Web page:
An Instagram celebrity was horrified after she realized she had been live-streaming herself having sex.
According to Hollywood Life, 18-year-old Instagram star Kristen Hancher was in bed with her boyfriend, Andrew Gregory, when she realized that she was live-streaming the intimate moment.
Hancher, who has 3.9 million followers, had her phone nearby, resting face down, so the stream only picked up audio. Roughly 14,000 followers were watching the live stream when Hancher realized what was happening.
The 18-year-old quickly ended the stream and deleted the video from her feed.
Hancher followed up the stream with a post apologizing to her followers.
"Whoever saw my live, I just wanna apologize," she wrote. "That was totally NOT intentional. Delete it from your mind. That was super embarrassing and super uncomfortable. But for real, guys, s[**]t happens. Accidents happen. You have to move on and pretend like it never happened and go on with your life. That’s what I’m gonna do. I apologize to all my fan pages. I know you all have been upset because I never gave you guys a full explanation. On what happened on my live. On my Instastory. I accidentally went live and found out three minutes later and 14,000 people were watching. I am so sorry."
The incident comes following a similar story in which a Louisiana woman accidentally live-streamed a nude video on her work Instagram account.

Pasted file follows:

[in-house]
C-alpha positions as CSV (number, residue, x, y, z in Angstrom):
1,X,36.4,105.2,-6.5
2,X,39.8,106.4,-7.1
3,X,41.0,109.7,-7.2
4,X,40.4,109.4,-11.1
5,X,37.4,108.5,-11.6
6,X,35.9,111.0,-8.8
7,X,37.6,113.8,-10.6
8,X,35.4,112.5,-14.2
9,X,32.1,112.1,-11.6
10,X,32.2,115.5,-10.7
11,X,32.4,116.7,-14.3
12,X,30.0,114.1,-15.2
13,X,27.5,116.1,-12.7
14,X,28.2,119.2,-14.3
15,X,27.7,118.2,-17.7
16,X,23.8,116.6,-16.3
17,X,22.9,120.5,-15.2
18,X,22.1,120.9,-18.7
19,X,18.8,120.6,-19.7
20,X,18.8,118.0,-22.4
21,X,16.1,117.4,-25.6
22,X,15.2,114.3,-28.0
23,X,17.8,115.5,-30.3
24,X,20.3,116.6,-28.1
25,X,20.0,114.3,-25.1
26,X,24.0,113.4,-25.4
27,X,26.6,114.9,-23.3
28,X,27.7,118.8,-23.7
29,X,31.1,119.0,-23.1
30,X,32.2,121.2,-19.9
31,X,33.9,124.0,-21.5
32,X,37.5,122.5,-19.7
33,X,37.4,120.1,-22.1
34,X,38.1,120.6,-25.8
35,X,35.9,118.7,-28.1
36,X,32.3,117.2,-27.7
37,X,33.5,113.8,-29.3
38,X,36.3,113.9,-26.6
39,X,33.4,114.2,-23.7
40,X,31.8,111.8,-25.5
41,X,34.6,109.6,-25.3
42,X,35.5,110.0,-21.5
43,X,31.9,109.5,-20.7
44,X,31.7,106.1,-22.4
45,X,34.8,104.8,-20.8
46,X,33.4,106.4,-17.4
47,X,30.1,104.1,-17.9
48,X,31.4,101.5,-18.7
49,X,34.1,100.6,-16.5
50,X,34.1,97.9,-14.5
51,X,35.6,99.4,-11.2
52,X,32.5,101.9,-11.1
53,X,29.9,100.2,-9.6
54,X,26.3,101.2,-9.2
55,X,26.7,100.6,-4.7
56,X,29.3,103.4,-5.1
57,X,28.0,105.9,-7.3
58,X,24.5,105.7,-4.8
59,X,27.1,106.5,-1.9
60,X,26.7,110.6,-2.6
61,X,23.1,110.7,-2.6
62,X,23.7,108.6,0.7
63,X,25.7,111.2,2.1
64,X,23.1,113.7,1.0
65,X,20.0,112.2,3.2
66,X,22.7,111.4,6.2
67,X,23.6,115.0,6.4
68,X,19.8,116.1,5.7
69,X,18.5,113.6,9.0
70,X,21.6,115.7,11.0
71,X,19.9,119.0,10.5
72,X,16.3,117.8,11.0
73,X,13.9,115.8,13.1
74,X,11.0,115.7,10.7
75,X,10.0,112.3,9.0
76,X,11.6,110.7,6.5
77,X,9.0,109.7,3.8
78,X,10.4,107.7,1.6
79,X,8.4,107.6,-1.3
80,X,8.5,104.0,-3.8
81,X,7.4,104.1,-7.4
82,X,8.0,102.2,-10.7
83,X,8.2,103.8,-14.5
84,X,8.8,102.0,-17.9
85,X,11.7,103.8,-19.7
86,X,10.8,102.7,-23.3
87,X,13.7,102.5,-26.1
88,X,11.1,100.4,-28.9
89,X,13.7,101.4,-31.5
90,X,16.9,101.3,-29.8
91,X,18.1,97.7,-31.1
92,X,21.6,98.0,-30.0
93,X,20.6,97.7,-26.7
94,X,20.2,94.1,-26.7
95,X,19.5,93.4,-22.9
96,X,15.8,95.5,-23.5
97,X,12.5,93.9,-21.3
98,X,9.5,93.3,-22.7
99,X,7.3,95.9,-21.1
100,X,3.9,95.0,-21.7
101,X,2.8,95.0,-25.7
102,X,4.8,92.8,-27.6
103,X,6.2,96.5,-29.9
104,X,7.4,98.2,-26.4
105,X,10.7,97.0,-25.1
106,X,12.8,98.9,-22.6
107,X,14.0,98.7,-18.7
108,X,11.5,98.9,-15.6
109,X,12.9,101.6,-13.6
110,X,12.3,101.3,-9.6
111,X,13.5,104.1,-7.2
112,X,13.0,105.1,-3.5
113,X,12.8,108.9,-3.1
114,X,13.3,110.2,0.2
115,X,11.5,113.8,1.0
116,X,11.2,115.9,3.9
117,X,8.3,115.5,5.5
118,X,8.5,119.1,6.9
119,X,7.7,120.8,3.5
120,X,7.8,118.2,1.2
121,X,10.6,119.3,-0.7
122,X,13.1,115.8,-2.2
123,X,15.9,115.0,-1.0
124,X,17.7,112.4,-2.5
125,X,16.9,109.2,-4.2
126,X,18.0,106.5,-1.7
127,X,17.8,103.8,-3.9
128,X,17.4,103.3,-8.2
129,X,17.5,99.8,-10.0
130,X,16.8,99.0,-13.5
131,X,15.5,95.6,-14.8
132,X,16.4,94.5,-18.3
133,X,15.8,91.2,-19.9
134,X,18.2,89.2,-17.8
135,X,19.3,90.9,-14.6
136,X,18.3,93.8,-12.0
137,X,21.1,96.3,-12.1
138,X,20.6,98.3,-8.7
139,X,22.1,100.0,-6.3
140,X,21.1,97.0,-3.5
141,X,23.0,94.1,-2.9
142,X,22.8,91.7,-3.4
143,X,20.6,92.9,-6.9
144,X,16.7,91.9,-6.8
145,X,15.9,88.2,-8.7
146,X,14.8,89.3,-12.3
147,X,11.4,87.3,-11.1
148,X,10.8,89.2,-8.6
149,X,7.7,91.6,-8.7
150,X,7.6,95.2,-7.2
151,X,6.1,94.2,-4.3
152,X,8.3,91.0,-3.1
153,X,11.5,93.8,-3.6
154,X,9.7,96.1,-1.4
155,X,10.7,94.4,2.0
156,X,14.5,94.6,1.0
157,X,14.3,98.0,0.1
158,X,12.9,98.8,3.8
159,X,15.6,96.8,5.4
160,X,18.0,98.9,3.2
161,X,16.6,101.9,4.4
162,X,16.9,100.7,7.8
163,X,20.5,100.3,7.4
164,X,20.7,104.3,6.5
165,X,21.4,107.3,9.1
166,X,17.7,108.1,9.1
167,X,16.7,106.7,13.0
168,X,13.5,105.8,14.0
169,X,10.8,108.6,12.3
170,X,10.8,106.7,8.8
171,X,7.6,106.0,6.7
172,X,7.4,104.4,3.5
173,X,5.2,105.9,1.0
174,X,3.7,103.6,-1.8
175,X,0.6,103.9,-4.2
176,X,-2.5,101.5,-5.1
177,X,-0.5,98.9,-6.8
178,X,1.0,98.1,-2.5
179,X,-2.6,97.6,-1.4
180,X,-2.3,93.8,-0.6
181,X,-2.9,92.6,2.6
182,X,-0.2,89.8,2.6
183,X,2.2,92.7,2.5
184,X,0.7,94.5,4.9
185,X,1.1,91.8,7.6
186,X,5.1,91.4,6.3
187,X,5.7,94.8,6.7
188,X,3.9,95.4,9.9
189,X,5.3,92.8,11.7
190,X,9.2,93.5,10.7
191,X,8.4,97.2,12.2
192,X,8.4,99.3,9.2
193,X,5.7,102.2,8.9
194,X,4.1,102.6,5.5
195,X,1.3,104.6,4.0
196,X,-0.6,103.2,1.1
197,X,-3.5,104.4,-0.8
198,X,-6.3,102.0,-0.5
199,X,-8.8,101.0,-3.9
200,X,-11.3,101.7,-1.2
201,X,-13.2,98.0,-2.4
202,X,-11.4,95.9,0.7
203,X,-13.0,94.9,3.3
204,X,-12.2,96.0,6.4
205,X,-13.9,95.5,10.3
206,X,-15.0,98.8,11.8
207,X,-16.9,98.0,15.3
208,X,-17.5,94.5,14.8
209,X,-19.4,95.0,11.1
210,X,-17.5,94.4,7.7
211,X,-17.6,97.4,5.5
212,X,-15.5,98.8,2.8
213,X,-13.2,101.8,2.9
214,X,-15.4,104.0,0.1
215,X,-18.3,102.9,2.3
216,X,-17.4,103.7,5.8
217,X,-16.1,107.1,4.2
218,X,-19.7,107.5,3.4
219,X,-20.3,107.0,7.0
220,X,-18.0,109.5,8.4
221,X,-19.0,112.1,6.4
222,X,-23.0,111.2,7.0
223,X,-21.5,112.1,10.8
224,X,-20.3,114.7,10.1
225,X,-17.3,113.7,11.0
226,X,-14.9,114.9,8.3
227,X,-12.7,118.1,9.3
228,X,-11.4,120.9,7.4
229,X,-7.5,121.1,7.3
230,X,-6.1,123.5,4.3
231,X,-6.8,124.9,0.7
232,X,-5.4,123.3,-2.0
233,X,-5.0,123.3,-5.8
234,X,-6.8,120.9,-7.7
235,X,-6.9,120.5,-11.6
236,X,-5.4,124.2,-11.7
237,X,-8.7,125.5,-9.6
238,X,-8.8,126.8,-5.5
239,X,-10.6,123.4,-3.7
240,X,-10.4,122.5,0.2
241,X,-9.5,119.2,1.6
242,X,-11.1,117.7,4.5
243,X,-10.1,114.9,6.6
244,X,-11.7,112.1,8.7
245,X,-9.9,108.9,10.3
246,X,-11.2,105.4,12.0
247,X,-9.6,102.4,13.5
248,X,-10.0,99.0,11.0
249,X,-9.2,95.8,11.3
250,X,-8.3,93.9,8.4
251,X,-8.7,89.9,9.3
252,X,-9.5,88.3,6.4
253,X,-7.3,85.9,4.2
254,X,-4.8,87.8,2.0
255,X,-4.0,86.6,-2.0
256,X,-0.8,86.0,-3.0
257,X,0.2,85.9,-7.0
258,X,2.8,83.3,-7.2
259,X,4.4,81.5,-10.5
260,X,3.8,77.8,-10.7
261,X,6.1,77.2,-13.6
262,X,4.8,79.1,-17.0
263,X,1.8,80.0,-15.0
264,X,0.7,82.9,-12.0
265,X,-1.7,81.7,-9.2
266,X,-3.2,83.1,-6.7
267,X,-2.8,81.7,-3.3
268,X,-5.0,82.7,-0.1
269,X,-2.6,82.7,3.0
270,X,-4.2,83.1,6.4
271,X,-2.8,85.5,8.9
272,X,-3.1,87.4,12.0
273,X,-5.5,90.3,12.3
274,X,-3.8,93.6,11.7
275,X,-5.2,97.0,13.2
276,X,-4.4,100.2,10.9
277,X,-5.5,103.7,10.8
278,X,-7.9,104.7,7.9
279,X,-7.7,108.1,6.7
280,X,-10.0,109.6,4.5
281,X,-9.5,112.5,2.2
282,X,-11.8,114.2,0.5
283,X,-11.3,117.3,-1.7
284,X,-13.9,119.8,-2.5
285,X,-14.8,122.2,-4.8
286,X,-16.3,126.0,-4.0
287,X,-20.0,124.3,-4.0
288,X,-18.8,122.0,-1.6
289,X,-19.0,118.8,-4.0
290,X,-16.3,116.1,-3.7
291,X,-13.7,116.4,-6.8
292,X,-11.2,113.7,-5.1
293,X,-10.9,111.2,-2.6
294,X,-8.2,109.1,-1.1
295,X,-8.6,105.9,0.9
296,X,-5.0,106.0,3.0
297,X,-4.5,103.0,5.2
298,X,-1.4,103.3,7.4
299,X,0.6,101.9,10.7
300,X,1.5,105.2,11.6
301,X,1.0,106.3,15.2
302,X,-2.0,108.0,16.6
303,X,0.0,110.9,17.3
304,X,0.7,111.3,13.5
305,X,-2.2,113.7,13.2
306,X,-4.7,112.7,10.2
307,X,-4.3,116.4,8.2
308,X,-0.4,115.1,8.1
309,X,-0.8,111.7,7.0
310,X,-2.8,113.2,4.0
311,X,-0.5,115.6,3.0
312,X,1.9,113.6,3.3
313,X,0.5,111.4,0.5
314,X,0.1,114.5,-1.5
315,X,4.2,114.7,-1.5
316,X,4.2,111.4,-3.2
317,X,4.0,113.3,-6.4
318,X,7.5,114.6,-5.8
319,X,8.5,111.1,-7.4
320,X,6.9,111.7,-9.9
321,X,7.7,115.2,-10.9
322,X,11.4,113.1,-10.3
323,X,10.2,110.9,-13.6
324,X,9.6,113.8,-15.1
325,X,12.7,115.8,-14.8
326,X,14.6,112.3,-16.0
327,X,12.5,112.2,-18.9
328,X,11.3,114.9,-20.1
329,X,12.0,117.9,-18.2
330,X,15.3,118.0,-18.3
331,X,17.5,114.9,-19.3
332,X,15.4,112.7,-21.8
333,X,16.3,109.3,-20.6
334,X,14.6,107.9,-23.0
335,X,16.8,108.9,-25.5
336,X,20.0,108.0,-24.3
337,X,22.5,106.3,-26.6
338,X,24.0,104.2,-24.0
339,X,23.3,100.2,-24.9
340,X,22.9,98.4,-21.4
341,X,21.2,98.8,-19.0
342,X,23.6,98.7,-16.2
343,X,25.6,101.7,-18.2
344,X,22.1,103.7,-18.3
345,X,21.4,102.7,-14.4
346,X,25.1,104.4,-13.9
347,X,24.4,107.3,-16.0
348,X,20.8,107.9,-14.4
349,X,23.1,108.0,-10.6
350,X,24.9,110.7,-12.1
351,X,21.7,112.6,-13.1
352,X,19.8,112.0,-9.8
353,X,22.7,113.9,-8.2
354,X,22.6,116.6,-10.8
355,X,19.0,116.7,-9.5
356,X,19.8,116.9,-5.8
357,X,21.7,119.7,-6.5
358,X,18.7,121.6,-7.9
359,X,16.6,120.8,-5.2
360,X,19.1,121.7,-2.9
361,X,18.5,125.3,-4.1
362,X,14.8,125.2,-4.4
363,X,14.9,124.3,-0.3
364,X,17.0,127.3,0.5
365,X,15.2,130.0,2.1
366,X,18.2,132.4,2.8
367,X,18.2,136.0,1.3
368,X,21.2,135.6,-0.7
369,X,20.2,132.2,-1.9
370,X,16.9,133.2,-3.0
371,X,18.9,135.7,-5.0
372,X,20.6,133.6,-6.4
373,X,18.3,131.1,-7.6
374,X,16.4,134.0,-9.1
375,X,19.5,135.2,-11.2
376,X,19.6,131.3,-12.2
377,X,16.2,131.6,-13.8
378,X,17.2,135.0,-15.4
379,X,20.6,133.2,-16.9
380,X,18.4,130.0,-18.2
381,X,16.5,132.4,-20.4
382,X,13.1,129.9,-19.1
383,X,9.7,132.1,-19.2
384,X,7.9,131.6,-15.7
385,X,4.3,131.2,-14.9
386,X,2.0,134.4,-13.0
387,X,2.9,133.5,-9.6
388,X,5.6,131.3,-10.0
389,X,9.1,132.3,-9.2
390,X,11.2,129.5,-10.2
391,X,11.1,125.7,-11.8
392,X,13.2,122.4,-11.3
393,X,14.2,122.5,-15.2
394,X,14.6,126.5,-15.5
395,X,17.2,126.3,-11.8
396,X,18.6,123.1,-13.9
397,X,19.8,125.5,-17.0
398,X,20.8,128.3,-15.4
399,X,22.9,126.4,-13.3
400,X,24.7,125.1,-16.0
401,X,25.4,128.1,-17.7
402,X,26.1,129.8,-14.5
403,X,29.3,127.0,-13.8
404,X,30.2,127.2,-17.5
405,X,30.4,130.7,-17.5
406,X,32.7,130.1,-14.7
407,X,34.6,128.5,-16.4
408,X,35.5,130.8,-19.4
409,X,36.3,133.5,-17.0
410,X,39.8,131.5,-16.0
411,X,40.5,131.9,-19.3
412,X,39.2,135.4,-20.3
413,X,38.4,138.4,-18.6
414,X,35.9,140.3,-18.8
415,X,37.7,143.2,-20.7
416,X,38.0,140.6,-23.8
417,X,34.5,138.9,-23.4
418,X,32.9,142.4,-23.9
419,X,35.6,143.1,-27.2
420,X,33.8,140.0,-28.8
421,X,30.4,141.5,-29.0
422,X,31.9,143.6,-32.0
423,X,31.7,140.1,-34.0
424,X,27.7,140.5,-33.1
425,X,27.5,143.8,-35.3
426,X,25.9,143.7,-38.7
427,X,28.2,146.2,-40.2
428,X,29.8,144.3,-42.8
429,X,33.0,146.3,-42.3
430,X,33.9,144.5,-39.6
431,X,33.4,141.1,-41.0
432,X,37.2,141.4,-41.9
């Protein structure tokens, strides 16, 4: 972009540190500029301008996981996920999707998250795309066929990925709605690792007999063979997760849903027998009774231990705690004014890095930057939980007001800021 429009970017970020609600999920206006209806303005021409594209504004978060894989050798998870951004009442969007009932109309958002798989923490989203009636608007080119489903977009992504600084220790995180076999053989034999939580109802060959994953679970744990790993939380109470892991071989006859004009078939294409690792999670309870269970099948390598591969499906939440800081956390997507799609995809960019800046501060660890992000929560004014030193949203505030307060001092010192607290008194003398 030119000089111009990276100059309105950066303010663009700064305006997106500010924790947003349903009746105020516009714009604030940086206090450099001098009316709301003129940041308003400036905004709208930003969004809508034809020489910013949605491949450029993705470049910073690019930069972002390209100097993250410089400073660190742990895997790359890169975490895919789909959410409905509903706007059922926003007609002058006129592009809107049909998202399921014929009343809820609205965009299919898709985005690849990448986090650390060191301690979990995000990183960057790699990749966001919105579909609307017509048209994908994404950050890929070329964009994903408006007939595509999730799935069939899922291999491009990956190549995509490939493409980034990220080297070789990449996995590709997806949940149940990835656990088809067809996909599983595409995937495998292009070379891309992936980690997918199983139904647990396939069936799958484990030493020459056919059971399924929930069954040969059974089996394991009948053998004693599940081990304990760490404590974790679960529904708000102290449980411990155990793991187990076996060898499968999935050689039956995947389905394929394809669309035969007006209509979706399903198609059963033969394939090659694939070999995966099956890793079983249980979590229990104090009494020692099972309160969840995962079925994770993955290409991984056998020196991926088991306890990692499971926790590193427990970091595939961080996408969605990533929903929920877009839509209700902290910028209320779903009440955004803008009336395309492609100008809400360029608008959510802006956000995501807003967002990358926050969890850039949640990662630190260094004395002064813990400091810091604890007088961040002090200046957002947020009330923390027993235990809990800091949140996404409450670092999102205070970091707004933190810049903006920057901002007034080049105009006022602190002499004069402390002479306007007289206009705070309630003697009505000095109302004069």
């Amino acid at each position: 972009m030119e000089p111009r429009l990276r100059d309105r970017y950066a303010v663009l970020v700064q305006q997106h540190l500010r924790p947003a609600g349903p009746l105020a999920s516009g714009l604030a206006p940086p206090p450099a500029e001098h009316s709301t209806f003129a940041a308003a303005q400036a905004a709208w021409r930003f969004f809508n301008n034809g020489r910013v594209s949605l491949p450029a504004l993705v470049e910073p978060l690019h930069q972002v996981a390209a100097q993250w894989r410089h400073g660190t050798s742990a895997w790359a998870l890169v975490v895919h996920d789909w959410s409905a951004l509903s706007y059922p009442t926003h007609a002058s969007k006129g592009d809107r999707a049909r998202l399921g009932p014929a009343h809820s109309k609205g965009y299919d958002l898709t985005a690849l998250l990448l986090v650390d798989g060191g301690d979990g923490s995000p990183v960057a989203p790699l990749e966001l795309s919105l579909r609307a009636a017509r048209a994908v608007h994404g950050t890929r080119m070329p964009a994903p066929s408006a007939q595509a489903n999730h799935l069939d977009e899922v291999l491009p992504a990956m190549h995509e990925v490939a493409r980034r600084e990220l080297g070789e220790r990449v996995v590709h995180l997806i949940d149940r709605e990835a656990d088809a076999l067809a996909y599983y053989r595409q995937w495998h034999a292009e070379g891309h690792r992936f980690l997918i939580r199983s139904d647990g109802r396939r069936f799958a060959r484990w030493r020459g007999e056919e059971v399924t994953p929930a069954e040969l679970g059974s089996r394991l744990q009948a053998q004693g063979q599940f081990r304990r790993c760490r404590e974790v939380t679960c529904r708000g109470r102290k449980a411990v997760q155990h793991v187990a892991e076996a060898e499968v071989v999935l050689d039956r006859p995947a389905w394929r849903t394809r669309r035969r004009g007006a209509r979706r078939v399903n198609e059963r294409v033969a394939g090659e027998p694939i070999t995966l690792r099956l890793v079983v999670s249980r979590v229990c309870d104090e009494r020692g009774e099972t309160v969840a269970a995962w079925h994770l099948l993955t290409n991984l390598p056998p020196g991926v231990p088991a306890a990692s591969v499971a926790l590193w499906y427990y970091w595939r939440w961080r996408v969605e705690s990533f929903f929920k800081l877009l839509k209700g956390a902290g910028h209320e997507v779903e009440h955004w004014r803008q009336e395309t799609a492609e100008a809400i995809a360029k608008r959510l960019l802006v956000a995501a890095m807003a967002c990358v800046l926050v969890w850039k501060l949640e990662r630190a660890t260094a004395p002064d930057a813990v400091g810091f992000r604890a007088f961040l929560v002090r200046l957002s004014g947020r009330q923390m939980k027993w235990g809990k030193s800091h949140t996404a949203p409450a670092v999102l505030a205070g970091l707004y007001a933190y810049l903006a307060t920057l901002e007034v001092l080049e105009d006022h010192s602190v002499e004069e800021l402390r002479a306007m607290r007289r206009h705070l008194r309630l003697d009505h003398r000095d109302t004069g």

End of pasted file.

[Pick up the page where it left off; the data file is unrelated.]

According to the Daily Mail, 61-year-old Lynn Dorsey was fired from her job as the tourism director for Webster Parish, Louisiana, after accidentally live-streaming herself nude for roughly 30 minutes.
Dorsey said that the striptease video was intended for her husband, who was away on a business trip.
"I am a new Instagram user and, unfortunately, I pressed the wrong button," she said.
Dorsey was placed on leave before being fired several weeks later.
Now, the 61-year-old has filed a lawsuit to get her job back. She is seeking paid damages, civil penalties, and attorney's fees.
The lawsuit claims that her employer's decision to fire her is not fair because it was made in private. The suit says that the Tourism Commission board for the Webster Parish Convention and Visitors Bureau did not "comply with the requirements of the Louisiana open meetings law" when the decision to fire Dorsey was made.
Dorsey was the executive director of tourism for Webster Parish for more than 10 years.
"I am mortified," Dorsey said on the night of the live-stream. "I would never send that type of content out intentionally."